​It will affect around one in two stroke survivors, according to the Stroke Association, and roughly at least a third of people with MS.

Meanwhile, over 80 per cent of people with Parkinson’s may be affected (Suttrup et al, 2016).

Speech and language therapists and other rehab professionals may employ a range of techniques aimed at triggering swallowing reflex and strengthening muscles needed for chewing and swallowing.

There are also technologies which can help to tackle the disorder, including Chattanooga’s VitalStim range.

The device unites the power of electrical stimulation with the benefits of swallowing exercises.

It was the first neuromuscular electrical stimulation (NMES) device cleared by the FDA for use in dysphagia therapy and is now used by over 27,000 providers in 40 countries.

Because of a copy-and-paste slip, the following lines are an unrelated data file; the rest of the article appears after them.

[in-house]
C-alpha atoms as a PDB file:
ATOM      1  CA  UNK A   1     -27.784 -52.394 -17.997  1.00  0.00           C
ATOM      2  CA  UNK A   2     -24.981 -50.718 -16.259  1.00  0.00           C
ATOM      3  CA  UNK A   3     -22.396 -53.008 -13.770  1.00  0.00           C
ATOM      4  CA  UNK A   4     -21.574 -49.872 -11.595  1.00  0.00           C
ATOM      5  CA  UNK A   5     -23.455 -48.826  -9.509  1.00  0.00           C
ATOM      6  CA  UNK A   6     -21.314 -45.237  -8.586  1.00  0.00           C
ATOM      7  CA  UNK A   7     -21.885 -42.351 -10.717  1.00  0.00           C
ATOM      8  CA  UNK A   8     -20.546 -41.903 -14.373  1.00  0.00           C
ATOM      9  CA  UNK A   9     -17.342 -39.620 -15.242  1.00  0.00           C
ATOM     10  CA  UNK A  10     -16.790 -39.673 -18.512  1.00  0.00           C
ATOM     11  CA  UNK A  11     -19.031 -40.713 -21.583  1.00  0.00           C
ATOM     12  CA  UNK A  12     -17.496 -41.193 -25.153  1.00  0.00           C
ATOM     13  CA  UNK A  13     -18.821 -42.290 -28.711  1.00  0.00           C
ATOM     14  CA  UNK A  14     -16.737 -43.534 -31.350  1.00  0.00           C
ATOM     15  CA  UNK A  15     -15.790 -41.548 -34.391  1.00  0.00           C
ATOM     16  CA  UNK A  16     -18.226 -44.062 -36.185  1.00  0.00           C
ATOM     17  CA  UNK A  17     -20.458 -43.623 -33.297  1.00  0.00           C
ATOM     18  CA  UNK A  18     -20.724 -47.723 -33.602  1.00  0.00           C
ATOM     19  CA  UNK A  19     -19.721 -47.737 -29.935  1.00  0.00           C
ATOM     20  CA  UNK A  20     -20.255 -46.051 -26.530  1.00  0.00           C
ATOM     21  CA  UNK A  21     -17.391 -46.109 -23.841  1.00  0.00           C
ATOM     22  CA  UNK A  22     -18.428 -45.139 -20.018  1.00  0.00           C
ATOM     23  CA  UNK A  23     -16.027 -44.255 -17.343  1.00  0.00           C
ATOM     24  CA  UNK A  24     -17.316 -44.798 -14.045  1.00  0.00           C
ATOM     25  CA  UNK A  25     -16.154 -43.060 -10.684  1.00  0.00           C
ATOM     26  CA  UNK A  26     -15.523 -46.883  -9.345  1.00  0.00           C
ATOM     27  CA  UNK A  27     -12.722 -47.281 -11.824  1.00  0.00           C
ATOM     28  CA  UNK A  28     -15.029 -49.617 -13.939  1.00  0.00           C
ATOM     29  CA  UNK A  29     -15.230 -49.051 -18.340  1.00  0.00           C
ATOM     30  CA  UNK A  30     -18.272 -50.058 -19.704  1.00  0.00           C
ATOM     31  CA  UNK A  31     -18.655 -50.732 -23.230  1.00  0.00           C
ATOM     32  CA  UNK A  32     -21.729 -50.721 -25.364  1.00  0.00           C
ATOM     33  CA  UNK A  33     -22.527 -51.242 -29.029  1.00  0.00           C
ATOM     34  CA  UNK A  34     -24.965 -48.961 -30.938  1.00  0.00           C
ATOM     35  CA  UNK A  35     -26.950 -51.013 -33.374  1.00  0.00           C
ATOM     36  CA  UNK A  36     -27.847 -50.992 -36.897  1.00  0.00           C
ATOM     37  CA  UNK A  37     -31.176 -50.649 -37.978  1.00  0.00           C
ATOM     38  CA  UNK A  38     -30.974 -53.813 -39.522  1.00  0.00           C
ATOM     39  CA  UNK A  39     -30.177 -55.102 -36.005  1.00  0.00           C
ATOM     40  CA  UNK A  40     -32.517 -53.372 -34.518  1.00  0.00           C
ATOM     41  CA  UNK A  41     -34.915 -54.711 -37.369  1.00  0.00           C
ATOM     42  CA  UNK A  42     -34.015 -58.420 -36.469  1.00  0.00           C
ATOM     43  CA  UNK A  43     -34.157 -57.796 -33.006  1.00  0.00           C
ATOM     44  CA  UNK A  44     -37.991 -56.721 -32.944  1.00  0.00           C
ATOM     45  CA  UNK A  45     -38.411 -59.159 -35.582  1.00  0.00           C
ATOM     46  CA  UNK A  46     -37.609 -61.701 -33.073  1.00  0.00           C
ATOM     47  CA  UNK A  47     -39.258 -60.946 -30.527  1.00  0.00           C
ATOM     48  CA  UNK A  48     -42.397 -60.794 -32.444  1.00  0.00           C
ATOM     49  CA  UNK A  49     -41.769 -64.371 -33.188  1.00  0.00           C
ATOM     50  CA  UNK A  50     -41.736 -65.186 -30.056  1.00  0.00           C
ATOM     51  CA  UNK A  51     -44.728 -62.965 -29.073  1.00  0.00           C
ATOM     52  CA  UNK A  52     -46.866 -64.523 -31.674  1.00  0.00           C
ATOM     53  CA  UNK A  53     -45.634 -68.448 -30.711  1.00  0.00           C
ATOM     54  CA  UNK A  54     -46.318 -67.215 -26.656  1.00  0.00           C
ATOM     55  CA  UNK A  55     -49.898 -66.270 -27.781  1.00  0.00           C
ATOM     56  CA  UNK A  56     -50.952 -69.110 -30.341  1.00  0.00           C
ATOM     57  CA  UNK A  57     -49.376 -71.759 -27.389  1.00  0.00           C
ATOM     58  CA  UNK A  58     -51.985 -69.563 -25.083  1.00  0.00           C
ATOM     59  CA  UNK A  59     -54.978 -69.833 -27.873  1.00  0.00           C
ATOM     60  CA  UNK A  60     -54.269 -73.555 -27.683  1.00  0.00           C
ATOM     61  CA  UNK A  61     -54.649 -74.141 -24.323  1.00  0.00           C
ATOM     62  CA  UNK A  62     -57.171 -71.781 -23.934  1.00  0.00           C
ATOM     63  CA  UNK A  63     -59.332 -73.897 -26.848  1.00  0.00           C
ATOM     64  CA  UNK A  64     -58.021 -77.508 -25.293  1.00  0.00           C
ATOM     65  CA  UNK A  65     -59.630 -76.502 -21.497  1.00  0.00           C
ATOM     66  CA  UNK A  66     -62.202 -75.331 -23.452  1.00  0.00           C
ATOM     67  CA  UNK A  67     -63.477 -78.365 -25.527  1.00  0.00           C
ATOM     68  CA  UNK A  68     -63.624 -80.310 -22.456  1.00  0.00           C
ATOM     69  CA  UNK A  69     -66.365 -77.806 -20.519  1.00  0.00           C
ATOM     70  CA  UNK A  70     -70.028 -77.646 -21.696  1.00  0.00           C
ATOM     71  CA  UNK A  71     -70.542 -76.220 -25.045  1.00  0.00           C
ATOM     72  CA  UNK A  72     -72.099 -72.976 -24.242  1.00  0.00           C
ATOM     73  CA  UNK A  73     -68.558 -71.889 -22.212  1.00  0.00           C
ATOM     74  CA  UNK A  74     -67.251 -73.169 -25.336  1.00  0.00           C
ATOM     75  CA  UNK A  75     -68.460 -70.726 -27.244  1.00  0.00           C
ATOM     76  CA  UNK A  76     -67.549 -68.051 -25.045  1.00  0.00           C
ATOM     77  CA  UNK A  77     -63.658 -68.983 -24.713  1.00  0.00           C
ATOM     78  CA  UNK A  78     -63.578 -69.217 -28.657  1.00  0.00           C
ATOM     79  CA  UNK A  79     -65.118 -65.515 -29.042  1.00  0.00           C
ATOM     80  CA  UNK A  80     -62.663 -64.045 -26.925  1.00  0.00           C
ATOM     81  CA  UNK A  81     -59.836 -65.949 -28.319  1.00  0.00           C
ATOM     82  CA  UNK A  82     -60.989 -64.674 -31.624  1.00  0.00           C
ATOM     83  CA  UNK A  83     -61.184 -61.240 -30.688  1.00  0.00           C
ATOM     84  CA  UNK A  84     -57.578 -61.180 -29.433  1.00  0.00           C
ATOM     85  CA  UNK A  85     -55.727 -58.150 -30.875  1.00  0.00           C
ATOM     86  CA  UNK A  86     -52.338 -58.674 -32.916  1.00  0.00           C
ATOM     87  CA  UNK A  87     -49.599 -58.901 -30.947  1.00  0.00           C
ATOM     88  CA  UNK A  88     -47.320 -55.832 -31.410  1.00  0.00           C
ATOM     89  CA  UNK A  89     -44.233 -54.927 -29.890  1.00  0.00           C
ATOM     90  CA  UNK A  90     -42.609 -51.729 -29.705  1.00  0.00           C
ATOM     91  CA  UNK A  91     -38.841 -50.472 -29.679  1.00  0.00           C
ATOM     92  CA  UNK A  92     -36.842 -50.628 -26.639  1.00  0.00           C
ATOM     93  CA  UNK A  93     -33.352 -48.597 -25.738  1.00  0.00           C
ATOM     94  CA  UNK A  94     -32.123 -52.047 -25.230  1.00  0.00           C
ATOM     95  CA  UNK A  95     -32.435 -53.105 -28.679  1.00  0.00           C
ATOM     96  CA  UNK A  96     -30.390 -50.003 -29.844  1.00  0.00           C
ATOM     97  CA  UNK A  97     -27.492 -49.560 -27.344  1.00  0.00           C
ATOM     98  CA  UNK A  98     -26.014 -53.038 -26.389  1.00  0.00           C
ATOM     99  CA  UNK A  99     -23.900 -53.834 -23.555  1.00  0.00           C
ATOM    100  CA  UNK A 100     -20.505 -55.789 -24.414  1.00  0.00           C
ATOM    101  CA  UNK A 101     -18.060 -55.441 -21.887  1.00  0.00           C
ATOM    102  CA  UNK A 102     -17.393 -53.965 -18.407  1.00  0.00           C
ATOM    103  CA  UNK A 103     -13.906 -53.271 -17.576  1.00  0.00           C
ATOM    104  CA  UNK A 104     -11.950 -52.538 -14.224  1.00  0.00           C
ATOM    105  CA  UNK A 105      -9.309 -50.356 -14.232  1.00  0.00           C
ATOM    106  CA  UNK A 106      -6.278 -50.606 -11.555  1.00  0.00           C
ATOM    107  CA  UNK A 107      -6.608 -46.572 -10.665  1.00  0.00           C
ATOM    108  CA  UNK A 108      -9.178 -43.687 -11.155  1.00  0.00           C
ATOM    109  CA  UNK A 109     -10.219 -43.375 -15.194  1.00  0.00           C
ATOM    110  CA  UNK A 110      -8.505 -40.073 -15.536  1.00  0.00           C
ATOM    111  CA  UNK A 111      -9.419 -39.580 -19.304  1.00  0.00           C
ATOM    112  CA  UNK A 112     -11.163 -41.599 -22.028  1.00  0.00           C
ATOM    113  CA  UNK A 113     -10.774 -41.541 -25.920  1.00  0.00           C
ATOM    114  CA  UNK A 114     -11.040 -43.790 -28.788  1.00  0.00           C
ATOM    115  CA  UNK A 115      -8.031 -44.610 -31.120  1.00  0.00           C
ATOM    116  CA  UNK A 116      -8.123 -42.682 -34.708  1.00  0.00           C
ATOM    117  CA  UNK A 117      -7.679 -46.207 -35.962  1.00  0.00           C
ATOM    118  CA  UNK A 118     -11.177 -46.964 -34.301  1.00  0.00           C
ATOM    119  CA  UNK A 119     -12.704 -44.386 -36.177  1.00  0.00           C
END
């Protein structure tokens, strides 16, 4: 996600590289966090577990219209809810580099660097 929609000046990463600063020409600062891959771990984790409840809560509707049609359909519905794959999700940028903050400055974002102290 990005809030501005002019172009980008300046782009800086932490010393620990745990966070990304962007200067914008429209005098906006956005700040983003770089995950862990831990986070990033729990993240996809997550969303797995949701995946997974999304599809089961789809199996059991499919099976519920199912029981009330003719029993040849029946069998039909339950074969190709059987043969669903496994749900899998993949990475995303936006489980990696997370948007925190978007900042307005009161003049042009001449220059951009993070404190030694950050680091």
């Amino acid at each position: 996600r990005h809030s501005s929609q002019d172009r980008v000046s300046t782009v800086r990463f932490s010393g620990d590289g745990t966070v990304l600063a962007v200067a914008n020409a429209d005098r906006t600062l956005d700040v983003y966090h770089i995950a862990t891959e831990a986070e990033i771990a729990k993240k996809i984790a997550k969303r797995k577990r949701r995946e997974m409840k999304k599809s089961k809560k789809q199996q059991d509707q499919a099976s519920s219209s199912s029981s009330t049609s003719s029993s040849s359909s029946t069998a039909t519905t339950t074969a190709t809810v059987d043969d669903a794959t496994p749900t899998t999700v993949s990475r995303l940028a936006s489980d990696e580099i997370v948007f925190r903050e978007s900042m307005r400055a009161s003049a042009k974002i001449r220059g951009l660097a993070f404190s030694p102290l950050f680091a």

Spokesperson Paul Kilduff tells NR Times: “Several studies have shown that using VitalStim can improve the outcomes of stroke patients, in fact leading them to be able to swallow when previously they couldn’t.

“It works by putting electrical stimulation across the throat and measuring the feedback from that stimulation, and helping the patient train their swallow reflex to regain it.

“Although it’s not a new technology, it is definitely being used more having been approved for use in the US and Europe.”

A 2013 study involving the Carlos III Health Institute in Barcelona, Spain, tested the device on 20 post-stroke patients with a mean age of 75.

It concluded that VitalStim is a safe and effective treatment for chronic poststroke dysphagic patients.

Numerous other studies have taken place since, including, in 2018, by the Affiliated Hospital of Qingdao University in China.

Its study of 30 patients with dysphagia for less than six months found that VitalStim treatment added to traditional dysphagia therapy, producing significantly better swallowing effectiveness and safety outcome scores.